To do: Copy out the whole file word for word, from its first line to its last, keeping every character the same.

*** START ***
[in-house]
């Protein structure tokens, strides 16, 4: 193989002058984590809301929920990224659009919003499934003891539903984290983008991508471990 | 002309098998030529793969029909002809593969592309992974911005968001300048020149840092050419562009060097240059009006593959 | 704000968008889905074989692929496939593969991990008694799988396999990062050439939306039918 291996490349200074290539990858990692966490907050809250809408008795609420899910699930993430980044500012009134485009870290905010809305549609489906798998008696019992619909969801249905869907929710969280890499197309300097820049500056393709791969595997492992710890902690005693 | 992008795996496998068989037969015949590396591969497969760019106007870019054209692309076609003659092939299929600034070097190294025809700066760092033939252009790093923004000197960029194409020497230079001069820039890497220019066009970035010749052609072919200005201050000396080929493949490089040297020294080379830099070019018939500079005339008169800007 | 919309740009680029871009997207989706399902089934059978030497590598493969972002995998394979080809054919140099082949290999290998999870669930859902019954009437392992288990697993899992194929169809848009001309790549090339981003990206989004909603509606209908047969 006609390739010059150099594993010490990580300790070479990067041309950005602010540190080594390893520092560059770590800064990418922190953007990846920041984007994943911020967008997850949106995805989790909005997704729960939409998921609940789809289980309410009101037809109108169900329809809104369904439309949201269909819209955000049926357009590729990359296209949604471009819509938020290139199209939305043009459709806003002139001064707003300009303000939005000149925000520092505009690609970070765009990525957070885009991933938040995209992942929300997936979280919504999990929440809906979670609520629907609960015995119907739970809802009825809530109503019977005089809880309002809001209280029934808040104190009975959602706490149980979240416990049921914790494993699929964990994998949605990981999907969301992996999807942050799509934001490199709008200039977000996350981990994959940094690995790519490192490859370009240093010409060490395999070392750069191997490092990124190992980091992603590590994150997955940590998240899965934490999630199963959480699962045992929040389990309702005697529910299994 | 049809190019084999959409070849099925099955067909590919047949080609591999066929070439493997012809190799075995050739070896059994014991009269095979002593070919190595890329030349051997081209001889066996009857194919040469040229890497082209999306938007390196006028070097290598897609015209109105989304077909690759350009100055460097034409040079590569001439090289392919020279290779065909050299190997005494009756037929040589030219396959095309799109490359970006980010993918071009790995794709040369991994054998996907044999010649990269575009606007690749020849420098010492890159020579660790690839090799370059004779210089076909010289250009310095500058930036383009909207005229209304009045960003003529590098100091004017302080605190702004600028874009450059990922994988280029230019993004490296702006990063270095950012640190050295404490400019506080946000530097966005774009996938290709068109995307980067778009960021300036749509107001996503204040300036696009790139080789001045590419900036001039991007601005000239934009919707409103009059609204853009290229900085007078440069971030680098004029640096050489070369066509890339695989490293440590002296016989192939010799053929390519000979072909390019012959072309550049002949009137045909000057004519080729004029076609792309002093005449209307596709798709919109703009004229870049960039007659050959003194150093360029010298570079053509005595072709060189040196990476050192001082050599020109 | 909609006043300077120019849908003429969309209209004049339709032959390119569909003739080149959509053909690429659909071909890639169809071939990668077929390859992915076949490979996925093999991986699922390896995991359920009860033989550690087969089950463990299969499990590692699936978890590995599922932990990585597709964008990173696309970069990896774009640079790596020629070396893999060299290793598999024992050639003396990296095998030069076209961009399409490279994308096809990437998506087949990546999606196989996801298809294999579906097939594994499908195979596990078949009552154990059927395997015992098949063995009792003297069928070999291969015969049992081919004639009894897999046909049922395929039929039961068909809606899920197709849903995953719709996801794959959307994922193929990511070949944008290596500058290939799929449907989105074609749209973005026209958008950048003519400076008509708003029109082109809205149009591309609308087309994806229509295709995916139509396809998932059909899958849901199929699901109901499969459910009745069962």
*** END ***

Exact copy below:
[in-house]
């Protein structure tokens, strides 16, 4: 193989002058984590809301929920990224659009919003499934003891539903984290983008991508471990 | 002309098998030529793969029909002809593969592309992974911005968001300048020149840092050419562009060097240059009006593959 | 704000968008889905074989692929496939593969991990008694799988396999990062050439939306039918 291996490349200074290539990858990692966490907050809250809408008795609420899910699930993430980044500012009134485009870290905010809305549609489906798998008696019992619909969801249905869907929710969280890499197309300097820049500056393709791969595997492992710890902690005693 | 992008795996496998068989037969015949590396591969497969760019106007870019054209692309076609003659092939299929600034070097190294025809700066760092033939252009790093923004000197960029194409020497230079001069820039890497220019066009970035010749052609072919200005201050000396080929493949490089040297020294080379830099070019018939500079005339008169800007 | 919309740009680029871009997207989706399902089934059978030497590598493969972002995998394979080809054919140099082949290999290998999870669930859902019954009437392992288990697993899992194929169809848009001309790549090339981003990206989004909603509606209908047969 006609390739010059150099594993010490990580300790070479990067041309950005602010540190080594390893520092560059770590800064990418922190953007990846920041984007994943911020967008997850949106995805989790909005997704729960939409998921609940789809289980309410009101037809109108169900329809809104369904439309949201269909819209955000049926357009590729990359296209949604471009819509938020290139199209939305043009459709806003002139001064707003300009303000939005000149925000520092505009690609970070765009990525957070885009991933938040995209992942929300997936979280919504999990929440809906979670609520629907609960015995119907739970809802009825809530109503019977005089809880309002809001209280029934808040104190009975959602706490149980979240416990049921914790494993699929964990994998949605990981999907969301992996999807942050799509934001490199709008200039977000996350981990994959940094690995790519490192490859370009240093010409060490395999070392750069191997490092990124190992980091992603590590994150997955940590998240899965934490999630199963959480699962045992929040389990309702005697529910299994 | 049809190019084999959409070849099925099955067909590919047949080609591999066929070439493997012809190799075995050739070896059994014991009269095979002593070919190595890329030349051997081209001889066996009857194919040469040229890497082209999306938007390196006028070097290598897609015209109105989304077909690759350009100055460097034409040079590569001439090289392919020279290779065909050299190997005494009756037929040589030219396959095309799109490359970006980010993918071009790995794709040369991994054998996907044999010649990269575009606007690749020849420098010492890159020579660790690839090799370059004779210089076909010289250009310095500058930036383009909207005229209304009045960003003529590098100091004017302080605190702004600028874009450059990922994988280029230019993004490296702006990063270095950012640190050295404490400019506080946000530097966005774009996938290709068109995307980067778009960021300036749509107001996503204040300036696009790139080789001045590419900036001039991007601005000239934009919707409103009059609204853009290229900085007078440069971030680098004029640096050489070369066509890339695989490293440590002296016989192939010799053929390519000979072909390019012959072309550049002949009137045909000057004519080729004029076609792309002093005449209307596709798709919109703009004229870049960039007659050959003194150093360029010298570079053509005595072709060189040196990476050192001082050599020109 | 909609006043300077120019849908003429969309209209004049339709032959390119569909003739080149959509053909690429659909071909890639169809071939990668077929390859992915076949490979996925093999991986699922390896995991359920009860033989550690087969089950463990299969499990590692699936978890590995599922932990990585597709964008990173696309970069990896774009640079790596020629070396893999060299290793598999024992050639003396990296095998030069076209961009399409490279994308096809990437998506087949990546999606196989996801298809294999579906097939594994499908195979596990078949009552154990059927395997015992098949063995009792003297069928070999291969015969049992081919004639009894897999046909049922395929039929039961068909809606899920197709849903995953719709996801794959959307994922193929990511070949944008290596500058290939799929449907989105074609749209973005026209958008950048003519400076008509708003029109082109809205149009591309609308087309994806229509295709995916139509396809998932059909899958849901199929699901109901499969459910009745069962």